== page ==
Experience-Based Corporate Corruption and Stock Market Volatility: Evidence from Emerging Markets

Chi Keung Marco Lau, Ender Demir, Mehmet Huseyin Bilgin

Research output: Contribution to journalArticle

18 Citations (Scopus)

Abstract

This paper reassesses how “experience-based” corporate corruption affects stock market volatility in 14 emerging markets. We match the World Bank enterprise-level data on bribes with a unique cross-country macroeconomics dataset obtained from the World Bank development indicators. It is found that wider coverage of “realized” corporate corruption in the emerging markets investigated reduces the stock market volatility, attributed to decrease in uncertainty about government policy with regard to the business environment, as implied by the general equilibrium model of Pastor and Veronesi (2012). Overall, our results suggest that stock price volatility decreases as the uncertainty about government policy becomes more predictable, which is consistent with the testable hypotheses of Pastor and Veronesi (2012).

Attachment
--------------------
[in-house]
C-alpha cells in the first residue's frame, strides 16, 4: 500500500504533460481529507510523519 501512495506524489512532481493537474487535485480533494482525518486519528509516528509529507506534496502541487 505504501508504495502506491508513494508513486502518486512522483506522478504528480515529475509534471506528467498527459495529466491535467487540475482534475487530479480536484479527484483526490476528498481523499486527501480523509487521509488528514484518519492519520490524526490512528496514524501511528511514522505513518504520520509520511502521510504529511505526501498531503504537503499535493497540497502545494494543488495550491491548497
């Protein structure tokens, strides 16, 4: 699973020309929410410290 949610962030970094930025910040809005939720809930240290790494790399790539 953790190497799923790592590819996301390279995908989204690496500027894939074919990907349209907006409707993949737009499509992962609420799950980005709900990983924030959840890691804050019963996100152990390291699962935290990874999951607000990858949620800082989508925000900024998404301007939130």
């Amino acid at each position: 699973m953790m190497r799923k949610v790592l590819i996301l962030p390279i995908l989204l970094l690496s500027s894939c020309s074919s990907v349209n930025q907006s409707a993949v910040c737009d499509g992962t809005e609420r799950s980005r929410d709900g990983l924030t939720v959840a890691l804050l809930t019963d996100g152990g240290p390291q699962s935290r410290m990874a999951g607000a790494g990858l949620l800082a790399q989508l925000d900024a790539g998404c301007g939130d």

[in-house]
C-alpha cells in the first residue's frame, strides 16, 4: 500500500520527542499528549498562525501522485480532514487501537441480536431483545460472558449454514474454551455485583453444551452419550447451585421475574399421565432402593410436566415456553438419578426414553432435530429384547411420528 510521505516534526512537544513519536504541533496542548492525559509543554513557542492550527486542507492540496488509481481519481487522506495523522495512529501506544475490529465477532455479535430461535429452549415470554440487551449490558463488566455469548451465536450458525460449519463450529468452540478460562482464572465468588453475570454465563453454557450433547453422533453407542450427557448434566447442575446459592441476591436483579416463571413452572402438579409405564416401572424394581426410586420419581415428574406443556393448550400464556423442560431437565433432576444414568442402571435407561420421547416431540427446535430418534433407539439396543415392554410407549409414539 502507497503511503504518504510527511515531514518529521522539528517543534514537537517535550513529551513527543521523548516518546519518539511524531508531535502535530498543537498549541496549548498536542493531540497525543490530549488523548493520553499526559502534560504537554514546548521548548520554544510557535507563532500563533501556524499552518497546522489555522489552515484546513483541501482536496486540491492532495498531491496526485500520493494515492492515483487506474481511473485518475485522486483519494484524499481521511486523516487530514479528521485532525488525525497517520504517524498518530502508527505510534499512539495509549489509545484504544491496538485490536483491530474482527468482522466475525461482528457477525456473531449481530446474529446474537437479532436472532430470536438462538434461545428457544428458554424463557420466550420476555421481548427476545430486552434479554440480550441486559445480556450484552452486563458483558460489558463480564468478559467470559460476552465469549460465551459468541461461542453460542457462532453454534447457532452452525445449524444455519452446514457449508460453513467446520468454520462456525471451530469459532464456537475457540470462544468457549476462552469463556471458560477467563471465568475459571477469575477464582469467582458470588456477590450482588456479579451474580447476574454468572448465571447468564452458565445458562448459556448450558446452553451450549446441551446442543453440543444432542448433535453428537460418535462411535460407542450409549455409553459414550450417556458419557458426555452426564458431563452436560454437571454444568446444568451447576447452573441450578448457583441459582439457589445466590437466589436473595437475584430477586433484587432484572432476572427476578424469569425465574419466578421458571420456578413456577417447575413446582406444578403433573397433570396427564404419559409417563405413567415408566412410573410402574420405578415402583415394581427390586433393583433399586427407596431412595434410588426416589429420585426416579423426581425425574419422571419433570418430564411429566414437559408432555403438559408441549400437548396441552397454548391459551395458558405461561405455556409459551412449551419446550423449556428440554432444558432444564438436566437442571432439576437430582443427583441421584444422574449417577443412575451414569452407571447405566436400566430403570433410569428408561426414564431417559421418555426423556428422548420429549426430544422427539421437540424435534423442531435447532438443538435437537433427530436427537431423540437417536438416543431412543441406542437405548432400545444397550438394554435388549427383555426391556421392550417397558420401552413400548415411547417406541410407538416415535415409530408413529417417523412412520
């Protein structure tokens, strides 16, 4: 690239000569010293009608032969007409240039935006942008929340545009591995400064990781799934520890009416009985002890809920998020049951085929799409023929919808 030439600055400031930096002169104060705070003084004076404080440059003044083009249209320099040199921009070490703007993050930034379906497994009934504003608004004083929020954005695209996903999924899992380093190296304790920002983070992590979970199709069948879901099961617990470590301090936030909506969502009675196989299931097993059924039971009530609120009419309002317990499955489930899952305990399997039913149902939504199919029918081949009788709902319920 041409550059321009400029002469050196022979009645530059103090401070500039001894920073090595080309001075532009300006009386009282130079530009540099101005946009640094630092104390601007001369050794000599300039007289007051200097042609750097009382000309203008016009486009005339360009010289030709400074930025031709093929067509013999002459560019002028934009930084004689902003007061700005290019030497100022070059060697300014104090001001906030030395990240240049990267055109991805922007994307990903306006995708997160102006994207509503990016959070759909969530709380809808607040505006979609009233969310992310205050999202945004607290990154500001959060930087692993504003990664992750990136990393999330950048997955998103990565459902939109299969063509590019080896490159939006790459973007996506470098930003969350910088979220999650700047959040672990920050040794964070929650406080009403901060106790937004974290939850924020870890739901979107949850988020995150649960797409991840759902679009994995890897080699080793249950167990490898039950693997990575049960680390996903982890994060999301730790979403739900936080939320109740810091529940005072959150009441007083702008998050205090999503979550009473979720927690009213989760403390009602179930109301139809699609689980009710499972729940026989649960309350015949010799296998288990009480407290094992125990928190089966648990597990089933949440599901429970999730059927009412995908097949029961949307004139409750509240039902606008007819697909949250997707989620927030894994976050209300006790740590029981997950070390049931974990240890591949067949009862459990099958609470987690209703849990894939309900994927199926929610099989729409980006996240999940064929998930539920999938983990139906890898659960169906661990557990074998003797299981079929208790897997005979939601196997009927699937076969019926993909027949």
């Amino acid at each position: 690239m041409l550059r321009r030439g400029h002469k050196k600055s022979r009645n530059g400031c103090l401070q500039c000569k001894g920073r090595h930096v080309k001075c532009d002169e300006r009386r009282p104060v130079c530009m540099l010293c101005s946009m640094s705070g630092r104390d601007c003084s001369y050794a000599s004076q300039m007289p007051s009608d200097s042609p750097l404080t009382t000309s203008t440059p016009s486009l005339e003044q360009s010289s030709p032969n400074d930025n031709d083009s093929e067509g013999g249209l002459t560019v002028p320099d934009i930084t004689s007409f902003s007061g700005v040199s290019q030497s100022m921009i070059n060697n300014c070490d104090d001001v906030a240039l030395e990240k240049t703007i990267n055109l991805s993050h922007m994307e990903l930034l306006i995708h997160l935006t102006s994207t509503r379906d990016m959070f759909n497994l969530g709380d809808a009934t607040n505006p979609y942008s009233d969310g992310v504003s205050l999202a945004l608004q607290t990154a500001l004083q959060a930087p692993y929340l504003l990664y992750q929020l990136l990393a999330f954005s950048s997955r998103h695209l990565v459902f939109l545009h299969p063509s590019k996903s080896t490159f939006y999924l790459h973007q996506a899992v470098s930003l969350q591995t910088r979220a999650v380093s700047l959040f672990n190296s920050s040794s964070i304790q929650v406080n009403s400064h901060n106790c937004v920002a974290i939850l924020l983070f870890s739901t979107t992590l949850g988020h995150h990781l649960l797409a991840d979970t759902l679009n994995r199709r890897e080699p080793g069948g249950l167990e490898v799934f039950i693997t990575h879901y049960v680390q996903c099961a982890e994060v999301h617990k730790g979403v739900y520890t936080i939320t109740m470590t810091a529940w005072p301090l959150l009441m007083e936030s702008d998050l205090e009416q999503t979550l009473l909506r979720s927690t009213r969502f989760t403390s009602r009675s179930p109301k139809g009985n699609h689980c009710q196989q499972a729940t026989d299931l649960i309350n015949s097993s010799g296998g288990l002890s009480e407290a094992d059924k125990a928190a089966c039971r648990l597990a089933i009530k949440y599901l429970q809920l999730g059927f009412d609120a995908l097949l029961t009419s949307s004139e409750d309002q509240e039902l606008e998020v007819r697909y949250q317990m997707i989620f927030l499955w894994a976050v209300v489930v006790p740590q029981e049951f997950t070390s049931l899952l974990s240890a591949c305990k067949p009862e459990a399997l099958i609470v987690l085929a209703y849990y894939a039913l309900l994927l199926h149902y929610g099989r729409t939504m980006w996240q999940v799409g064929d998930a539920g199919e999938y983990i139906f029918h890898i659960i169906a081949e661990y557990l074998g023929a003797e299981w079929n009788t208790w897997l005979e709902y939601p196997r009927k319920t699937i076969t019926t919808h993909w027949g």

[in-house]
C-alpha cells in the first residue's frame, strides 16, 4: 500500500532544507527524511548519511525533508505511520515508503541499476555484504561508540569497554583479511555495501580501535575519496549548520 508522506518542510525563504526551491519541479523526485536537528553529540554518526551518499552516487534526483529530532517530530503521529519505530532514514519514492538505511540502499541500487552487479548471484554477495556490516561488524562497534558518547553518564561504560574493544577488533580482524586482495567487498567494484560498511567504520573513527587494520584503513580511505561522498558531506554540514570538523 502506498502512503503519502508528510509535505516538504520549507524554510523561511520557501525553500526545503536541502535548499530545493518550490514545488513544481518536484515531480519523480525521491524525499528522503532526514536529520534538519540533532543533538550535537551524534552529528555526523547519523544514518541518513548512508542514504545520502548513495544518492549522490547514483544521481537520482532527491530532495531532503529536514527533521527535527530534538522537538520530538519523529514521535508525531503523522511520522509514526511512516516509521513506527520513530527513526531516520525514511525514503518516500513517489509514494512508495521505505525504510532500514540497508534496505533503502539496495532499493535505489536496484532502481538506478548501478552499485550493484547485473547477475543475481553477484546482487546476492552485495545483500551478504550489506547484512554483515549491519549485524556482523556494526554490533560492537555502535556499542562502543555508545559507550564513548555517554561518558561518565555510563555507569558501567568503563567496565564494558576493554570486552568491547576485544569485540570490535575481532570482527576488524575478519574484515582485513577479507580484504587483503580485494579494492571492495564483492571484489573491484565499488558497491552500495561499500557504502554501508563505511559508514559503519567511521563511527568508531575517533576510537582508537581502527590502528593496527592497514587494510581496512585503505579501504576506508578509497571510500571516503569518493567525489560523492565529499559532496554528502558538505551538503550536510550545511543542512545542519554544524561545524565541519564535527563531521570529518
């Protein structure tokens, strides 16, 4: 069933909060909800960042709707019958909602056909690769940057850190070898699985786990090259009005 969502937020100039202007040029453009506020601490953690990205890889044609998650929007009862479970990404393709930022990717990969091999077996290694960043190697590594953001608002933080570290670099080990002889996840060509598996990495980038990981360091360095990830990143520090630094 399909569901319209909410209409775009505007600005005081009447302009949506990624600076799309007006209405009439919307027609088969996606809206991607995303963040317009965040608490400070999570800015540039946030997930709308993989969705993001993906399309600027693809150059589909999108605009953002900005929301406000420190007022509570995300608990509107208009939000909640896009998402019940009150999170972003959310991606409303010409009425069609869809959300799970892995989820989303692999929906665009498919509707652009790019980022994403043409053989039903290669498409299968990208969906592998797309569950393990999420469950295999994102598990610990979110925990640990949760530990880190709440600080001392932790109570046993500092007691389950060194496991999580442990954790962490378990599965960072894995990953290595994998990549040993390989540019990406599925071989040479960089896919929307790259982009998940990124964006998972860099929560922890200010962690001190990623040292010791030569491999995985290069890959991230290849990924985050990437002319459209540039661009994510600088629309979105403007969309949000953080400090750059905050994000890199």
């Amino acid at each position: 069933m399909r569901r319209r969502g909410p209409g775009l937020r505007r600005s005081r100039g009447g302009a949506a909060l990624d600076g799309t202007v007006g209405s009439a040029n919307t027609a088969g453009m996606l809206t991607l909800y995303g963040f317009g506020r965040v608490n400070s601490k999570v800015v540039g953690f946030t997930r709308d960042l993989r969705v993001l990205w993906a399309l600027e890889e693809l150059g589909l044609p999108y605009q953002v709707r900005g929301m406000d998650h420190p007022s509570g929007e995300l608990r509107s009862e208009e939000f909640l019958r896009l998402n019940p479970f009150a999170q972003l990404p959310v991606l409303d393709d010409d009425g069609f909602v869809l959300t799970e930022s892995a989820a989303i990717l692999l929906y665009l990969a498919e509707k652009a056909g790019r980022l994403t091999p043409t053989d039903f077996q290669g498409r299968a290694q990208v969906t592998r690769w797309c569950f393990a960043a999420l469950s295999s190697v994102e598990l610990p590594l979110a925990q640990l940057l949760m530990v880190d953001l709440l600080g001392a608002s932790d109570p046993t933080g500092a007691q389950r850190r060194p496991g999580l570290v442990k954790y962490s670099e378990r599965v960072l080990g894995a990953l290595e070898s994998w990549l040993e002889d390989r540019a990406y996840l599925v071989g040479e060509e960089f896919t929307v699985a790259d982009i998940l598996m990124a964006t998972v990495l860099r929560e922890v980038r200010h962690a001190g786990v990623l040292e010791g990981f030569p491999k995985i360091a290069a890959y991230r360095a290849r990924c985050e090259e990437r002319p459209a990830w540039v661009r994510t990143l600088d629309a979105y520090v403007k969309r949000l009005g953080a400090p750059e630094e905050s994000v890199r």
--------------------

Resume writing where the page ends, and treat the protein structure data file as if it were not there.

LanguageEnglish
Pages1-13
Number of pages13
JournalEmerging Markets Review
Volume17
Early online date6 Aug 2013
DOIs
Publication statusPublished - Dec 2013
Externally publishedYes

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Government policy
Emerging markets
Uncertainty
Corruption
World Bank
Stock market volatility
Bribes
Macroeconomics
Stock price volatility
Business environment
General equilibrium model

Cite this

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Experience-Based Corporate Corruption and Stock Market Volatility : Evidence from Emerging Markets. / Lau, Chi Keung Marco; Demir, Ender; Bilgin, Mehmet Huseyin.

In: Emerging Markets Review, Vol. 17, 12.2013, p. 1-13.

Research output: Contribution to journalArticle

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